No malware found in this announcement. Checked by F-PROT Antivirus. Thu, 24 Apr 2014 12:13:06 +0100

I has the penalty for public services

Tuesday, April 22nd, 2014

Oh noes!!1! I got an urgent email today from the Chief of Texas Department of Revenue. It seems I has the penalty for public services, whatever that means. And, differently I’ll obtain court claim. I sure don’t want that happening!

Good morning!
You has the penalty for public services.
Total: $300.70

===Detailed notice is in the attached file===

You gotta check out paper before: August 26th 2014.
Differently you’ll obtain court claim.

Yours truly,
Chief of Texas Department of Revenue.
Jamal Ortiz
+1 (580) 196-17-52

This e-mail was sent from a notification-only address that cannot accept incoming e-mail. Please do not reply to this message.

No threats found in this notification.
Checked by BitDefender.

Phishers crack me up.

Your Clever Password Tricks Aren’t Protecting You from Today’s Hackers

Tuesday, April 15th, 2014

Good password-choosing advice from Lifehacker. Bottom line: if you can remember your password it isn’t good enough.

Our passwords are much less secure than they were just a few years ago, thanks to faster hardware and new techniques used by password crackers. Ars Technica explains that inexpensive graphics processors enable password-cracking programs to try billions of password combinations in a second; what would have taken years to crack now may take only months or maybe days.

Making matters much worse is hackers know a lot more about our passwords than they used to. All the recent password leaks have helped hackers identify the patterns we use when creating passwords, so hackers can now use rules and algorithms to crack passwords more quickly than they could through simple common-word attacks.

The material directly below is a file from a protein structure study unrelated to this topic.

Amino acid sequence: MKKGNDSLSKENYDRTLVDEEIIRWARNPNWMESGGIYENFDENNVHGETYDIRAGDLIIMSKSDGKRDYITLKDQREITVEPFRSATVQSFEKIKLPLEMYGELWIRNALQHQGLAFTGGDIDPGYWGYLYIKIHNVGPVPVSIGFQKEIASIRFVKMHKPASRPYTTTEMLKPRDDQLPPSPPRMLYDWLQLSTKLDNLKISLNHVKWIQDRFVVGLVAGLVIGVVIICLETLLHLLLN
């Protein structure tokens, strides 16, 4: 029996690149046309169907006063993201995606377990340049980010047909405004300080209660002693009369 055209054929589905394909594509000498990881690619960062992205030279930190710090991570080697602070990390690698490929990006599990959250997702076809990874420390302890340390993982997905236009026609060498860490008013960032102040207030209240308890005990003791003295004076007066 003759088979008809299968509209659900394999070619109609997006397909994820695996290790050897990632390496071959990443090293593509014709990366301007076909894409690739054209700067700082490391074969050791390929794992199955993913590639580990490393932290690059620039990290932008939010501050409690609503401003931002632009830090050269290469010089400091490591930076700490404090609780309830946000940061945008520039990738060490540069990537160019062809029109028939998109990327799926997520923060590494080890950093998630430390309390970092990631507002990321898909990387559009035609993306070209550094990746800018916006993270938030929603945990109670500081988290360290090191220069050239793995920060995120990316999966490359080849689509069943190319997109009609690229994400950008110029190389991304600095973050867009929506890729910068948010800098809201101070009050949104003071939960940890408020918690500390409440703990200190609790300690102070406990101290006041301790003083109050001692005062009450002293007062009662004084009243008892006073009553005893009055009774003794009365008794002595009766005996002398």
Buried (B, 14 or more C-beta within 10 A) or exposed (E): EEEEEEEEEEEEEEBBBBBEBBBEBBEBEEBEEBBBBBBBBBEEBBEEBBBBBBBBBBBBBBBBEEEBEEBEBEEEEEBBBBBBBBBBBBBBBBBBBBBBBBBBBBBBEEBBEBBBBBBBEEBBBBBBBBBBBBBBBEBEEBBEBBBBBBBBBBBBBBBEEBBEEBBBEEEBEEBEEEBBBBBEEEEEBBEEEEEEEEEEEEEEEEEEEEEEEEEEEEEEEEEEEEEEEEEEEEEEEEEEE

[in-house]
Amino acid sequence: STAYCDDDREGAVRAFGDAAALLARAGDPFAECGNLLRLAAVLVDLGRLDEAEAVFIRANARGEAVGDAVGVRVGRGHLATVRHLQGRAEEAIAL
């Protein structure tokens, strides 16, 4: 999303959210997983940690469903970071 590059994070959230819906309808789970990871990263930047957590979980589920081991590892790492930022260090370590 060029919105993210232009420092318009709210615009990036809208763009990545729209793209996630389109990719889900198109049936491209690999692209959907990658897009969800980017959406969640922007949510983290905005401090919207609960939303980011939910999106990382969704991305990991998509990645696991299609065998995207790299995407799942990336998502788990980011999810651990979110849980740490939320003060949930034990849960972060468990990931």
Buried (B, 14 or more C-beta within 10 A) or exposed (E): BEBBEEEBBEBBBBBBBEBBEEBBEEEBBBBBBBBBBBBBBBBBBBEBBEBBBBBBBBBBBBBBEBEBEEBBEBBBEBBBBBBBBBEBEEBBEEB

via Your Clever Password Tricks Aren't Protecting You from Today's Hackers.

Heartbleed Bug

Wednesday, April 9th, 2014

While many news outlets were blathering on about the end of life for Windows XP, a huge hole in OpenSSL was discovered. OpenSSL secures a huge percentage of the Internet, meaning many of the sites you use have had their security compromised.

These revelations, while painful, are very much necessary to create a more secure Internet.

The Heartbleed Bug is a serious vulnerability in the popular OpenSSL cryptographic software library. This weakness allows stealing the information protected, under normal conditions, by the SSL/TLS encryption used to secure the Internet. SSL/TLS provides communication security and privacy over the Internet for applications such as web, email, instant messaging IM and some virtual private networks VPNs.The Heartbleed bug allows anyone on the Internet to read the memory of the systems protected by the vulnerable versions of the OpenSSL software. This compromises the secret keys used to identify the service providers and to encrypt the traffic, the names and passwords of the users and the actual content. This allows attackers to eavesdrop on communications, steal data directly from the services and users and to impersonate services and users.

via Heartbleed Bug.

Bonus link: Bruce Schneier on the Heartbleed bug.